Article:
Romanov Birthdays Empress Alexandra Feodorovna of Russia, July 13

Alexandra Feodorovna was born on 13 July 1798 at the Charlottenburg Palace, as Princess Charlotte of Prussia. Princess Charlotte’s childhood was marked by the Napoleonic Wars. After the French defeat of the Prussian army, Princess Charlotte and her whole family were forced to flee to East Prussia, where they were given protection by Tsar Alexander I. Soon, Berlin fell under Napoleon’s control, and Princess Charlotte grew up in war-torn Memel, Prussia. 

Nicholas Pavlovich, the younger brother of Tsar Alexander I, fell in love with the then-seventeen-year-old Princess Charlotte in 1815. The feeling was mutual. On her nineteenth birthday, she and Nicholas were married in the Chapel of the Winter Palace. Weeks after the wedding, Alexandra was pregnant. On 29 April 1818, she gave birth to her first son, the future Tsar Alexander II. Alexandra Feodorovna had six more children, three girls and three boys. Alexandra became Empress in December 1825, when his husband Nicholas succeeded his eldest brother.

Alexandra Feodorovna spent her first years in Russia trying to learn the language and customs of her adopted country. The Imperial family spoke German and wrote their letters in French, and as a consequence, Alexandra never completely mastered the Russian language. Nicholas and Alexandra Feodorovna were private people who found great pleasure in each other’s company.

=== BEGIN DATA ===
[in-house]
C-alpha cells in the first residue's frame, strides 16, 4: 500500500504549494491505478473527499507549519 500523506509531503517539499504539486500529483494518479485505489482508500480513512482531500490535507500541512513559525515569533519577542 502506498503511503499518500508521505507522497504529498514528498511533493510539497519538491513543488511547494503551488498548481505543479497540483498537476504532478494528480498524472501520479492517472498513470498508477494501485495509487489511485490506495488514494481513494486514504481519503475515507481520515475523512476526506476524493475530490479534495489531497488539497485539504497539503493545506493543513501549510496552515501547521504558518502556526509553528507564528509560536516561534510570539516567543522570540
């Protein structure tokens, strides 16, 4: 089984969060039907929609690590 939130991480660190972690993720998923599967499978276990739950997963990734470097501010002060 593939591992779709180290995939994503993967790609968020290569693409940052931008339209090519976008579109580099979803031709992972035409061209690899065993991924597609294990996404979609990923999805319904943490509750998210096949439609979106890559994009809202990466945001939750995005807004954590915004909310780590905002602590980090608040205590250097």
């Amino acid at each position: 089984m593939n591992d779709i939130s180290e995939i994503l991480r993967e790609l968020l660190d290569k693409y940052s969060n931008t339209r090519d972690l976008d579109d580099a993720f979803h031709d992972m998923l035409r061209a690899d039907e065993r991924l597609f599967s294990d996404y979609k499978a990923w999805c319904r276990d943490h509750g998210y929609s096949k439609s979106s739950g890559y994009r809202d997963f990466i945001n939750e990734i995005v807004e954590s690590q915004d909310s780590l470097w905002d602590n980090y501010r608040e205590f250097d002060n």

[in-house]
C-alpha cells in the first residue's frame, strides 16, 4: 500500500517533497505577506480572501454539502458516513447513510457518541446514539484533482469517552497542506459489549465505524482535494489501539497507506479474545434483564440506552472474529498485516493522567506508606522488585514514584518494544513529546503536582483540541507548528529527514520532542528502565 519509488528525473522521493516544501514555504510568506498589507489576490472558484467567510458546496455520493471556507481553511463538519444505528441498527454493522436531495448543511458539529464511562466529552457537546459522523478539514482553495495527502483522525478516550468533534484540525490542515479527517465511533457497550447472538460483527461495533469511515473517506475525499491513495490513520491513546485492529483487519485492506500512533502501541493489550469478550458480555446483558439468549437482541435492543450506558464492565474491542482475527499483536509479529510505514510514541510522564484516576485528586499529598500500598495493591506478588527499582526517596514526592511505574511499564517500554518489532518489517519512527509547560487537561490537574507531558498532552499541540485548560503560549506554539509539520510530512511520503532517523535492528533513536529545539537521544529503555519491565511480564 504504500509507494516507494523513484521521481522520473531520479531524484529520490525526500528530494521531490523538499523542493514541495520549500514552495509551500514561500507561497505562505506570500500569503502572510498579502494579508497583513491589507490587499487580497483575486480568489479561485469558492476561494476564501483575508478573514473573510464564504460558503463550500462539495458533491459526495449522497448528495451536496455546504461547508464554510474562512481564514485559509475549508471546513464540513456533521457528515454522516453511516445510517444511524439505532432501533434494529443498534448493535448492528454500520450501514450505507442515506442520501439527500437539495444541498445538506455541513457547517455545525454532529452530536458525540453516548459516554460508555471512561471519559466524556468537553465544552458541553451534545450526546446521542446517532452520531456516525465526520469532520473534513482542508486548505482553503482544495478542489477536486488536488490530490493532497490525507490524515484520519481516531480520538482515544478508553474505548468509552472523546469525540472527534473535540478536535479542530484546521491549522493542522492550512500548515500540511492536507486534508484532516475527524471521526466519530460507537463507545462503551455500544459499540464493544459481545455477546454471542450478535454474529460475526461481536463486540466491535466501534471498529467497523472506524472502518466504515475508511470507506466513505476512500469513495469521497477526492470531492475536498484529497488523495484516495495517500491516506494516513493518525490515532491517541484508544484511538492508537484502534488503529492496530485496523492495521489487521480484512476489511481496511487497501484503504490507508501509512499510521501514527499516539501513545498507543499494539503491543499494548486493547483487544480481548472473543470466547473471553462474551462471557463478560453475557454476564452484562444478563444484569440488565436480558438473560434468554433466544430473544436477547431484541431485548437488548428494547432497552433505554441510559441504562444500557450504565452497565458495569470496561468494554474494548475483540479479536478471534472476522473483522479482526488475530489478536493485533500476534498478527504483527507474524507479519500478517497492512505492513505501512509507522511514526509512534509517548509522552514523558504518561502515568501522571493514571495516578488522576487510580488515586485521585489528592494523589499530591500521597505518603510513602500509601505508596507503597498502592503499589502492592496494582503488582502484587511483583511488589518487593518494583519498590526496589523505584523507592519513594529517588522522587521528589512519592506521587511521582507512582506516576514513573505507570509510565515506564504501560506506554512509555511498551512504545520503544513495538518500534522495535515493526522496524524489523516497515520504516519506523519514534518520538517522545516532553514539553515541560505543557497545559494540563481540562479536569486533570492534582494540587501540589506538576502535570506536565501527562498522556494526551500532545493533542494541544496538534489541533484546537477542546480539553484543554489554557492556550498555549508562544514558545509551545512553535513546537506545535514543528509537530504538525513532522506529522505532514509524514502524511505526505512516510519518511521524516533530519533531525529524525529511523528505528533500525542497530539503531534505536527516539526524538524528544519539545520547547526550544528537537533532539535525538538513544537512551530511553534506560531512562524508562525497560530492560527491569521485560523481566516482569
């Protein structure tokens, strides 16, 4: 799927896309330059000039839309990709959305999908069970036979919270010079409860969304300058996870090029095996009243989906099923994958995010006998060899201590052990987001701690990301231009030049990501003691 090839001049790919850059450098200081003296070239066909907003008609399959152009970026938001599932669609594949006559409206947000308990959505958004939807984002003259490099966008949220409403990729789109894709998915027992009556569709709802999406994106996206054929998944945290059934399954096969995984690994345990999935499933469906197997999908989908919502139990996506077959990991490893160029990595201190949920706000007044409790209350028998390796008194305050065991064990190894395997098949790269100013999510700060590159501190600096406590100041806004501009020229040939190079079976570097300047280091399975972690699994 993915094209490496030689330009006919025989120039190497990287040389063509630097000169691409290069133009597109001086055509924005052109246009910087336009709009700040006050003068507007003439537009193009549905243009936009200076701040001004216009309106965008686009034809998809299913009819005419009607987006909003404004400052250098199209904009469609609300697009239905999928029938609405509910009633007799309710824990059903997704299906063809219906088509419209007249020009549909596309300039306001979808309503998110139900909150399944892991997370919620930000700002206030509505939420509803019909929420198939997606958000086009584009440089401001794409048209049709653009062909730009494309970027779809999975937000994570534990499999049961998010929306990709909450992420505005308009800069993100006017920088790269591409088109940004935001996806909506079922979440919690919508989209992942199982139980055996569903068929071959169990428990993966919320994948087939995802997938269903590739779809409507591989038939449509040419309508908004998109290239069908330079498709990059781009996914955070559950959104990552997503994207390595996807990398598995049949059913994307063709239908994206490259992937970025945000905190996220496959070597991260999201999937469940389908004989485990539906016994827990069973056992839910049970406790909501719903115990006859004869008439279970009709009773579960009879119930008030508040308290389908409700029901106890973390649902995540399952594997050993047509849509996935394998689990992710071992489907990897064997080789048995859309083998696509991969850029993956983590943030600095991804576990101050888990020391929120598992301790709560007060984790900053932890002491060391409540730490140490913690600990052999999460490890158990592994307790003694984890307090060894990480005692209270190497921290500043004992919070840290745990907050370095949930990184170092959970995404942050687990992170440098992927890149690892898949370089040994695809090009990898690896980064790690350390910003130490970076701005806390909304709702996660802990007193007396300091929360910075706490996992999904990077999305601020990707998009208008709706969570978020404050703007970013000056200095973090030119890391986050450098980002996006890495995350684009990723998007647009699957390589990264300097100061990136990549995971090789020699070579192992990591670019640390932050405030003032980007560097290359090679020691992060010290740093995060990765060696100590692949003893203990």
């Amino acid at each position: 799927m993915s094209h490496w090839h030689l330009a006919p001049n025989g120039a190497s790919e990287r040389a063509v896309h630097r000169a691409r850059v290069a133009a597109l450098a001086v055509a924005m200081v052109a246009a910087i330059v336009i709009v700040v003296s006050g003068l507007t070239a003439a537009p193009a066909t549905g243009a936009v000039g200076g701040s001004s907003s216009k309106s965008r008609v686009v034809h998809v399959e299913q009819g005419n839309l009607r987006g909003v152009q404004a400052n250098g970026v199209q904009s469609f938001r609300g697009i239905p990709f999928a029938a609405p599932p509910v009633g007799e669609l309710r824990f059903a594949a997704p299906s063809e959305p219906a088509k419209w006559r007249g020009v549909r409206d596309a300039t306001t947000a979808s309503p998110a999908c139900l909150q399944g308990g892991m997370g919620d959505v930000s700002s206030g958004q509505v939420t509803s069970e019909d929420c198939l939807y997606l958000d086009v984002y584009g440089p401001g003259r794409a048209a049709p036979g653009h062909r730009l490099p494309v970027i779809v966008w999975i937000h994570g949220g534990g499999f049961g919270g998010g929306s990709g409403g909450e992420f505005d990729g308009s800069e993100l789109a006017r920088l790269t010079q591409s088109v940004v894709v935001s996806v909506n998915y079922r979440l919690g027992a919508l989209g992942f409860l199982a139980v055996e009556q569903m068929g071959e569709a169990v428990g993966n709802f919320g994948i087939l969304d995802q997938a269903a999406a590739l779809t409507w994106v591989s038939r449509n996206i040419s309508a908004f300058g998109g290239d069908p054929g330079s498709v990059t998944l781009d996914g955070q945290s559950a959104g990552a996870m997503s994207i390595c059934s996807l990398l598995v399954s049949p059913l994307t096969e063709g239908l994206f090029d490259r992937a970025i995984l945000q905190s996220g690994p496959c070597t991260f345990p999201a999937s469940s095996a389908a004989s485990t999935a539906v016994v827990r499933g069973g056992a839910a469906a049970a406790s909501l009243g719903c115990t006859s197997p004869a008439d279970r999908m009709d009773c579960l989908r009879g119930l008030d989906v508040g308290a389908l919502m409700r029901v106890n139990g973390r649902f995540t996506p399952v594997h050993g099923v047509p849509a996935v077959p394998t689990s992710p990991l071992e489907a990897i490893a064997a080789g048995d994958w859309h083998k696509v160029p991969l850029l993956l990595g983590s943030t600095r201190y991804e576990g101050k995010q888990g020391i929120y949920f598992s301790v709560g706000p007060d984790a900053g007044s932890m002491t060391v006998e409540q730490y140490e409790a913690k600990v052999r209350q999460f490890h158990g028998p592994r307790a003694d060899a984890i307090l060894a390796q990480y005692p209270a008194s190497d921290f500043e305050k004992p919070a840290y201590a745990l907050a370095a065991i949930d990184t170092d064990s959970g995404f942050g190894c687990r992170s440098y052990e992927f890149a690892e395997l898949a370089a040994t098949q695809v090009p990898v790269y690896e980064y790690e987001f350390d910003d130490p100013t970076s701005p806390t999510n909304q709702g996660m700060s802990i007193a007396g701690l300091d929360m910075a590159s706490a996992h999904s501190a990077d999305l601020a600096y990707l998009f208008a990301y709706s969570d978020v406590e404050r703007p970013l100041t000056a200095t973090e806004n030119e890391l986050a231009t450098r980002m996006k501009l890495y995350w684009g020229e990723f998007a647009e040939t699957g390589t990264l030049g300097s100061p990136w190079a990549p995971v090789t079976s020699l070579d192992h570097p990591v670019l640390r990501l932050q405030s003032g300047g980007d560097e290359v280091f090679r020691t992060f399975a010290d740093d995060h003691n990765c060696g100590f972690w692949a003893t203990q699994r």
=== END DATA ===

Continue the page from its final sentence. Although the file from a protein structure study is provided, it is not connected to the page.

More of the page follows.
Alexandra was tall, slender with a small head of refined features. Her blue eyes were set deep in her head. Her quick, light walk was graceful. Her voice was hoarse, but she spoke rapidly and with decision. Alexandra Feodorovna was an avid reader and enjoyed music. She dressed elegantly, with a decided preference for light colors, and collected beautiful jewels. Neither arrogant nor frivolous, Alexandra was not without intelligence and had an excellent memory; her reading was quite extensive. She took no active interest in politics and fulfilled the role of being an empress consort, rather than being active in the public sphere.

The Empress Alexandra Feodorovna was always frail and in bad health. At forty, she looked far older than her years, becoming increasingly thin. For a long time, she suffered from a nervous twitching that became a convulsive shaking of her head. Towards the end of 1854, Alexandra Feodorovna became very ill, and she came very close to death, though she managed to recover. In 1855 her husband contracted influenza, and he died on 18 February.

She retired to the Alexander Palace at Tsarskoe Selo. In the autumn of 1860, her doctors told her that she would not live through the winter if she did not return once more to the south. Knowing the danger, she preferred to stay in St. Petersburg, so that if death did come it would happen on Russian soil. The night before her death, she was heard to say, “Niki, I am coming to you.” She died in her sleep at the age of sixty-two on 1 November 1860 at Alexander Palace in Tsarskoe Selo.

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    Sounds like she had a more benign form of Parkinson’s???